none
PowerShell: the Begin, Process, and End blocks are all skipped when executing my first [simple] script RRS feed

  • Question

  • I am learning PowerShell and have written my first script, a twenty line, one page script (after reading through Ed Wilson's First Steps, Step-by-Step, and then the Deep Dives book). Surprisingly, no line of my script executes, yet no error message appears and the $Error variable is empty. Following the best practices suggested in "Deep Dives" the script was created by the ISE Editor's Snippets "Cmdlet (Advanced function)" template.

    Placing the cursor on each curly brace shows its matching brace exists and is in the correct place. The comment lines are highlighted in Green by the ISE Editor, so I can see that I have not inadvertently commented out my entire script :)

    Placing a Write-Host cmdlet in the Begin and End Blocks produced no pop-up window. Setting a Breakpoint on the first executable line of the script failed to pause the code at that line (though the line was highlighted in brown by the ISE editor). Opening the ISE console in Administrator mode had no effect. Issuing Set-PSDebug -Step merely asked permission (Yes/No) to execute the script then completed without pause. Listing the Script Execution Policy showed "RemoteSigned" for LocalMachine and Undefined for all other scopes on my Windows 8.1 computer. Setting the policy scope for CurrentUser to "RemoteSigned" was successful but did not cause the script's code to execute.

    What step am I missing to cause the code within my script to execute?


    Jeffrey - New Orleans MCITP Enterprise Administrator, Virtualization Administrator

    Wednesday, September 10, 2014 3:48 PM

Answers

  • If you used the advanced function template from the ISE, then you've created a function, and executing that code isn't going to actually output anything - all you've done is define a function.  

    The code within that function isn't going to run until you invoke the function.


    [string](0..33|%{[char][int](46+("686552495351636652556262185355647068516270555358646562655775 0645570").substring(($_*2),2))})-replace " "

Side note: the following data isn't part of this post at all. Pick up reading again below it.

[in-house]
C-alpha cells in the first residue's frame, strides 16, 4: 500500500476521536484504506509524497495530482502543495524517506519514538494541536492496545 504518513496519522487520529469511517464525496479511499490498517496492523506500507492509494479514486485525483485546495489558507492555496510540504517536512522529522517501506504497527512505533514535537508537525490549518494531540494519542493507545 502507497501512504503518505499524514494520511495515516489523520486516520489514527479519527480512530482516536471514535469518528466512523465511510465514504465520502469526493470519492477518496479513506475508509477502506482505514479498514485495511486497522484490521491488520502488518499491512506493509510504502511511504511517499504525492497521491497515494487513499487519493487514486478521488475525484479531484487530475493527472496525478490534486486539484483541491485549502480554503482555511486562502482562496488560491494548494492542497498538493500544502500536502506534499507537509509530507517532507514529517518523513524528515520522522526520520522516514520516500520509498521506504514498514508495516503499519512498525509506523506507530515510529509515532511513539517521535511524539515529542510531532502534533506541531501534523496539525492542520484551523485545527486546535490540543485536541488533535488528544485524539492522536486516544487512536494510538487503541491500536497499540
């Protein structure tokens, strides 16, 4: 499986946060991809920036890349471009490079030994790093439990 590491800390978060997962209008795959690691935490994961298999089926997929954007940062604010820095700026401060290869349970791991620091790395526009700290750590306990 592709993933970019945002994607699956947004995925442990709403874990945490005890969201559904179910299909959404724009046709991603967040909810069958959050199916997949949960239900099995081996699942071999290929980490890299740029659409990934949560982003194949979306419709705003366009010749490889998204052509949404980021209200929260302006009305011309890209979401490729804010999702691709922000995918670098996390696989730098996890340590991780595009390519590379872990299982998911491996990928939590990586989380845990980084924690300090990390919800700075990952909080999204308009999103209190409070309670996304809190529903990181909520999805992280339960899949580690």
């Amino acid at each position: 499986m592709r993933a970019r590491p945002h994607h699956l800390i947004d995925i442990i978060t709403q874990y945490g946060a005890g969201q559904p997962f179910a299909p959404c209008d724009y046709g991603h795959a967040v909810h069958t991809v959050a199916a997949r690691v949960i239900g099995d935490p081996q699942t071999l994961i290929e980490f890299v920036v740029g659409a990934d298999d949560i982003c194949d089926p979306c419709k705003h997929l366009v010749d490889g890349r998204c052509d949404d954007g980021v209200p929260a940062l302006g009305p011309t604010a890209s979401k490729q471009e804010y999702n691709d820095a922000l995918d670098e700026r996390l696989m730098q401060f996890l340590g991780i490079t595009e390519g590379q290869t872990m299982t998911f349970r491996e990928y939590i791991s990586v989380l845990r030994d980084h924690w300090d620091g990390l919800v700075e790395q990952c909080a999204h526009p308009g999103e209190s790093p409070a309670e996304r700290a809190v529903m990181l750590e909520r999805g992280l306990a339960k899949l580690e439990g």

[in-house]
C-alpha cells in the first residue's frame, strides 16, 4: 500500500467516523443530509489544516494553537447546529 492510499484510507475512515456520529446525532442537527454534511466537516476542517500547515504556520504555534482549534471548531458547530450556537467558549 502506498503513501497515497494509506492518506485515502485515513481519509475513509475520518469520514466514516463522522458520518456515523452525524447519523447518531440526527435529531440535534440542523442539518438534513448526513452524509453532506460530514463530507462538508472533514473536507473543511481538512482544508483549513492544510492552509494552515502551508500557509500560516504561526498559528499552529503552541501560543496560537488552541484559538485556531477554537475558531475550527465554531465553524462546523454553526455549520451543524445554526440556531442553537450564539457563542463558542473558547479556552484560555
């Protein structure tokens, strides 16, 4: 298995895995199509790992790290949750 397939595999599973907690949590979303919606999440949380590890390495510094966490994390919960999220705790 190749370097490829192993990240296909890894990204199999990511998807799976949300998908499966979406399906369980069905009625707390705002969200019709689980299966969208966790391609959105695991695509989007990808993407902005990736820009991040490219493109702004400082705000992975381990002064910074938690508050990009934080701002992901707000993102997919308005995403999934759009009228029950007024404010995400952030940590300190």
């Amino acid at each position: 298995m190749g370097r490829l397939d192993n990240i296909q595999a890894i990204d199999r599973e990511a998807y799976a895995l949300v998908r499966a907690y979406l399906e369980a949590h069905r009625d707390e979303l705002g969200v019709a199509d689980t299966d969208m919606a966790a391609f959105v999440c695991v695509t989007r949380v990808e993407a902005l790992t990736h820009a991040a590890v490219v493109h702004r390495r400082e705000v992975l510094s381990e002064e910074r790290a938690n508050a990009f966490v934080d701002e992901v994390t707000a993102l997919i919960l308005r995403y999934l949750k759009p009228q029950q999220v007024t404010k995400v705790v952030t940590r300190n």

Wednesday, September 10, 2014 4:02 PM
    Moderator

All replies

  • Please post a short repro case (small script containing only minimum amount of code needed to reproduce the problem and the ISE steps you are taking that are not working as expected). Also tell what you were expecting to happen and what happened instead. (Remember, we can't read your mind, we don't have a copy of your script, and we can't see your screen.)

    -- Bill Stewart [Bill_Stewart]

    Wednesday, September 10, 2014 3:55 PM
    Moderator
  • If you used the advanced function template from the ISE, then you've created a function, and executing that code isn't going to actually output anything - all you've done is define a function.  

    The code within that function isn't going to run until you invoke the function.


    [string](0..33|%{[char][int](46+("686552495351636652556262185355647068516270555358646562655775 0645570").substring(($_*2),2))})-replace " "

    Wednesday, September 10, 2014 4:02 PM
    Moderator
  • Hi,

    Are you actually running your new function somewhere? Just pressing the Run button in the ISE won't actually cause the function to run.

    As an example, here's the same template you've mentioned (pared down):

    function Test-Example {
    
        [CmdletBinding()]
        [OutputType([int])]
        Param
        (
            # Param1 help description
            [Parameter(Mandatory=$true,
                       ValueFromPipelineByPropertyName=$true,
                       Position=0)]
            $Param1,
    
            # Param2 help description
            [int]
            $Param2
        )
    
        Begin {
    
            Write-Output "In Begin - Param1 is $Param1"
    
        }
    
        Process {
    
            Write-Output "In Process - Param1 is $Param1"
    
        }
        
        End {
    
            Write-Output "In End - Param1 is $Param1"
    
        }
    
    } # End Test-Example function
    
    Test-Example -Param1 'Some Text Goes Here'


    EDIT: Slow on submit, see above.

    Don't retire TechNet! - (Don't give up yet - 13,085+ strong and growing)